Knowing the right statistical analysis to use in any data situation, knowing how to run it, and being able to understand the output are all really important skills for statistical analysis. Really important.
But they’re not the only ones.
Another is having a system in place to keep track of the analyses. This is especially important if you have any collaborators (or a statistical consultant!) you’ll be sharing your results with. You may already have an effective work flow, but if you don’t, here are some strategies I use. I hope they’re helpful to you.
1. Always use Syntax Code
All the statistical software packages have come up with some sort of easy-to-use, menu-based approach. And as long as you know what you’re doing, there is nothing wrong with using the menus. While I’m familiar enough with SAS code to just write it, I use menus all the time in SPSS.
But even if you use the menus, paste the syntax for everything you do. There are many reasons for using syntax, but the main one is documentation. Whether you need to communicate to someone else or just remember what you did, syntax is the only way to keep track. (And even though, in the midst of analyses, you believe you’ll remember how you did something, a week and 40 models later, I promise you won’t. I’ve been there too many times. And it really hurts when you can’t replicate something).
In SPSS, there are two things you can do to make this seamlessly easy. First, instead of hitting OK, hit Paste. Second, make sure syntax shows up on the output. This is the default in later versions, but you can turn in on in Edit–>Options–>Draft Viewer. Make sure “Display Commands in Log” and “Log” are both checked. (Note: the menus may differ slightly across versions).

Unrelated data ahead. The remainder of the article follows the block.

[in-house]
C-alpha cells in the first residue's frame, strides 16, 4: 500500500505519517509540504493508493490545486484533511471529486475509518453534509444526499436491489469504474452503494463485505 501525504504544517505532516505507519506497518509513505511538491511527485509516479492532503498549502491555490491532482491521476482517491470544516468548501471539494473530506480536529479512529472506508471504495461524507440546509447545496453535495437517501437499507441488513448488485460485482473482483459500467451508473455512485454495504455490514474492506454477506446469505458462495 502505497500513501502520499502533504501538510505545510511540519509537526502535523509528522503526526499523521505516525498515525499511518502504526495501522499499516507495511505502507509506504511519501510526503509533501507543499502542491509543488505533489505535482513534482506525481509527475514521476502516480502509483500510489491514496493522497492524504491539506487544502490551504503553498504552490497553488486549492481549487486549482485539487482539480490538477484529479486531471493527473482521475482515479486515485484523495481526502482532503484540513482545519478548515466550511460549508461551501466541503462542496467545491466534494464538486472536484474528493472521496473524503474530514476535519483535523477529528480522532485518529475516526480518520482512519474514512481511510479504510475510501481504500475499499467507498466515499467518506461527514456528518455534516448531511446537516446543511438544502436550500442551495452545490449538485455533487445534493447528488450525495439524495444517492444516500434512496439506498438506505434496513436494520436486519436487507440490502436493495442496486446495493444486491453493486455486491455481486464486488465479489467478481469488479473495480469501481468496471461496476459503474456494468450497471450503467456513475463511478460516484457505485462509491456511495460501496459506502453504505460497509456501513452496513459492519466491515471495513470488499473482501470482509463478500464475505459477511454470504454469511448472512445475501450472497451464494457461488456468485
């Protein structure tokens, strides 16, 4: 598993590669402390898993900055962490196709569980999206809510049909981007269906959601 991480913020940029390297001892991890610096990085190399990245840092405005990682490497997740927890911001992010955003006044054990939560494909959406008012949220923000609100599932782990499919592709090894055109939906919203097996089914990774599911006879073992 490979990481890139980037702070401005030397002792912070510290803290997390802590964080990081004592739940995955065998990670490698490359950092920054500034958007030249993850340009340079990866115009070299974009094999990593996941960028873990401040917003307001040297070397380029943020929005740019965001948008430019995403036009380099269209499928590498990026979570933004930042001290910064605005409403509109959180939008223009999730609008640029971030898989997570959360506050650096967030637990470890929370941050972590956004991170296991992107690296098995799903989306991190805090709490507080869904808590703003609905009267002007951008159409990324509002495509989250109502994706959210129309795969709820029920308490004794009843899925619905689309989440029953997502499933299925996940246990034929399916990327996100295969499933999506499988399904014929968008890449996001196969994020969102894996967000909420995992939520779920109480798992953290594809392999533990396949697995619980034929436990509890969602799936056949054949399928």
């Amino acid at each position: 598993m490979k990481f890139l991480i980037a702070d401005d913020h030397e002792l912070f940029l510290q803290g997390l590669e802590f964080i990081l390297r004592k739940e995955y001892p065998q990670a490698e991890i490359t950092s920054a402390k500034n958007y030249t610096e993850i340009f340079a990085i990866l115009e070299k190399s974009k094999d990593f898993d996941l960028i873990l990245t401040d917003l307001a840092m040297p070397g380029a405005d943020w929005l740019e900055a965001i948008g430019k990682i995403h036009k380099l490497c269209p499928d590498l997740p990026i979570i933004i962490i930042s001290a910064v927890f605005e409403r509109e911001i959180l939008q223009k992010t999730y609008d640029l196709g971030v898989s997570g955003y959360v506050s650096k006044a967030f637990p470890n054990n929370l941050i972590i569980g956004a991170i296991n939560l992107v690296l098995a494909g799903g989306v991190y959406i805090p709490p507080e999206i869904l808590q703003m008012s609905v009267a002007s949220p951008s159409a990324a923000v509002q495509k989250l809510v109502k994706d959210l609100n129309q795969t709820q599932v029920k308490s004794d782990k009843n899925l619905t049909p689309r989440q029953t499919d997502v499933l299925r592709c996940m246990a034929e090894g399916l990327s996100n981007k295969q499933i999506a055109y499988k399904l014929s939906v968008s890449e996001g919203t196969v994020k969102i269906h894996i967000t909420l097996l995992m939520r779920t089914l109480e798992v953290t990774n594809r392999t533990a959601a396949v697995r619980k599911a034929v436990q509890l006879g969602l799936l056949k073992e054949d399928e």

2. If your data set is large, create smaller data sets that are relevant to each set of analyses.
First, all statistical software needs to read the entire data set to do many analyses and data manipulation. Since that same software is often a memory hog, running anything on a large data set will s-l-o-w down processing. A lot.
Second, it’s just clutter. It’s harder to find the variables you need if you have an extra 400 variables in the data set.
3. Instead of just opening a dataset manually, use commands in your syntax code to open data sets.
Why? Unless you are committing the cardinal sin of overwriting your original data as you create new variables, you have multiple versions of your data set. Having the data set listed right at the top of the analysis commands makes it crystal clear which version of the data you analyzed.
4. Use Variable and Value labels religiously
I know you remember today that your variable labeled Mar4cat means marital status in 4 categories and that 0 indicates ‘never married.’ It’s so logical, right? Well, it’s not obvious to your collaborators and it won’t be obvious to you in two years, when you try to re-analyze the data after a reviewer doesn’t like your approach.